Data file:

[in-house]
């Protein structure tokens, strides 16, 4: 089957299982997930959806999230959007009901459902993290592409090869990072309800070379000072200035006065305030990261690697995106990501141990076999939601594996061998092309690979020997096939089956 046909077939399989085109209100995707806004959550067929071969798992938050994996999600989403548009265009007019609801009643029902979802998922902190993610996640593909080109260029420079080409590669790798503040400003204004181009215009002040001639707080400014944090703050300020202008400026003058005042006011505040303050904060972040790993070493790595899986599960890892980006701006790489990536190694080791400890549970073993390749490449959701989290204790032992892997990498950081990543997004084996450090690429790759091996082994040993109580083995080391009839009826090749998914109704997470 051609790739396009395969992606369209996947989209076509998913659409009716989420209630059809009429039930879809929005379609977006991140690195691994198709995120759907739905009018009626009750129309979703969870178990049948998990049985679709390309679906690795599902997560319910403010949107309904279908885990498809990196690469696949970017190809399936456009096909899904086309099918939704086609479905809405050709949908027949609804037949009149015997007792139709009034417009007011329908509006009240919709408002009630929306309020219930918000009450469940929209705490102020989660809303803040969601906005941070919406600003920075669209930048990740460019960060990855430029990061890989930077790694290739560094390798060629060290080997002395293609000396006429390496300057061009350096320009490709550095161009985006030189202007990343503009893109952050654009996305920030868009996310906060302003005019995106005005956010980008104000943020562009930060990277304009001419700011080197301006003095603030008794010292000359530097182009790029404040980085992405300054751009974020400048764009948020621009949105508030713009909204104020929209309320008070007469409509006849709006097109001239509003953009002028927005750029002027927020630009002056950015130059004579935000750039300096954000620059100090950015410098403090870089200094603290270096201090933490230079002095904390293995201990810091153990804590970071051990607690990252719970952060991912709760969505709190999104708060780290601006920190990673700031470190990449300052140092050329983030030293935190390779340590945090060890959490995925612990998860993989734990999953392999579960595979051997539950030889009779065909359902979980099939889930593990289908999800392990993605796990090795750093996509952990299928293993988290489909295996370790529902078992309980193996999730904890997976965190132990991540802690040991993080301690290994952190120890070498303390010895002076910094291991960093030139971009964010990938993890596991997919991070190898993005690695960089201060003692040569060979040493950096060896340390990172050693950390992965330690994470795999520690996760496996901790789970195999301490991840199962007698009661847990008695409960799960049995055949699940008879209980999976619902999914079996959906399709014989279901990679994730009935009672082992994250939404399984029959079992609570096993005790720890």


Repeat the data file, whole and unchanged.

[in-house]
């Protein structure tokens, strides 16, 4: 089957299982997930959806999230959007009901459902993290592409090869990072309800070379000072200035006065305030990261690697995106990501141990076999939601594996061998092309690979020997096939089956 046909077939399989085109209100995707806004959550067929071969798992938050994996999600989403548009265009007019609801009643029902979802998922902190993610996640593909080109260029420079080409590669790798503040400003204004181009215009002040001639707080400014944090703050300020202008400026003058005042006011505040303050904060972040790993070493790595899986599960890892980006701006790489990536190694080791400890549970073993390749490449959701989290204790032992892997990498950081990543997004084996450090690429790759091996082994040993109580083995080391009839009826090749998914109704997470 051609790739396009395969992606369209996947989209076509998913659409009716989420209630059809009429039930879809929005379609977006991140690195691994198709995120759907739905009018009626009750129309979703969870178990049948998990049985679709390309679906690795599902997560319910403010949107309904279908885990498809990196690469696949970017190809399936456009096909899904086309099918939704086609479905809405050709949908027949609804037949009149015997007792139709009034417009007011329908509006009240919709408002009630929306309020219930918000009450469940929209705490102020989660809303803040969601906005941070919406600003920075669209930048990740460019960060990855430029990061890989930077790694290739560094390798060629060290080997002395293609000396006429390496300057061009350096320009490709550095161009985006030189202007990343503009893109952050654009996305920030868009996310906060302003005019995106005005956010980008104000943020562009930060990277304009001419700011080197301006003095603030008794010292000359530097182009790029404040980085992405300054751009974020400048764009948020621009949105508030713009909204104020929209309320008070007469409509006849709006097109001239509003953009002028927005750029002027927020630009002056950015130059004579935000750039300096954000620059100090950015410098403090870089200094603290270096201090933490230079002095904390293995201990810091153990804590970071051990607690990252719970952060991912709760969505709190999104708060780290601006920190990673700031470190990449300052140092050329983030030293935190390779340590945090060890959490995925612990998860993989734990999953392999579960595979051997539950030889009779065909359902979980099939889930593990289908999800392990993605796990090795750093996509952990299928293993988290489909295996370790529902078992309980193996999730904890997976965190132990991540802690040991993080301690290994952190120890070498303390010895002076910094291991960093030139971009964010990938993890596991997919991070190898993005690695960089201060003692040569060979040493950096060896340390990172050693950390992965330690994470795999520690996760496996901790789970195999301490991840199962007698009661847990008695409960799960049995055949699940008879209980999976619902999914079996959906399709014989279901990679994730009935009672082992994250939404399984029959079992609570096993005790720890």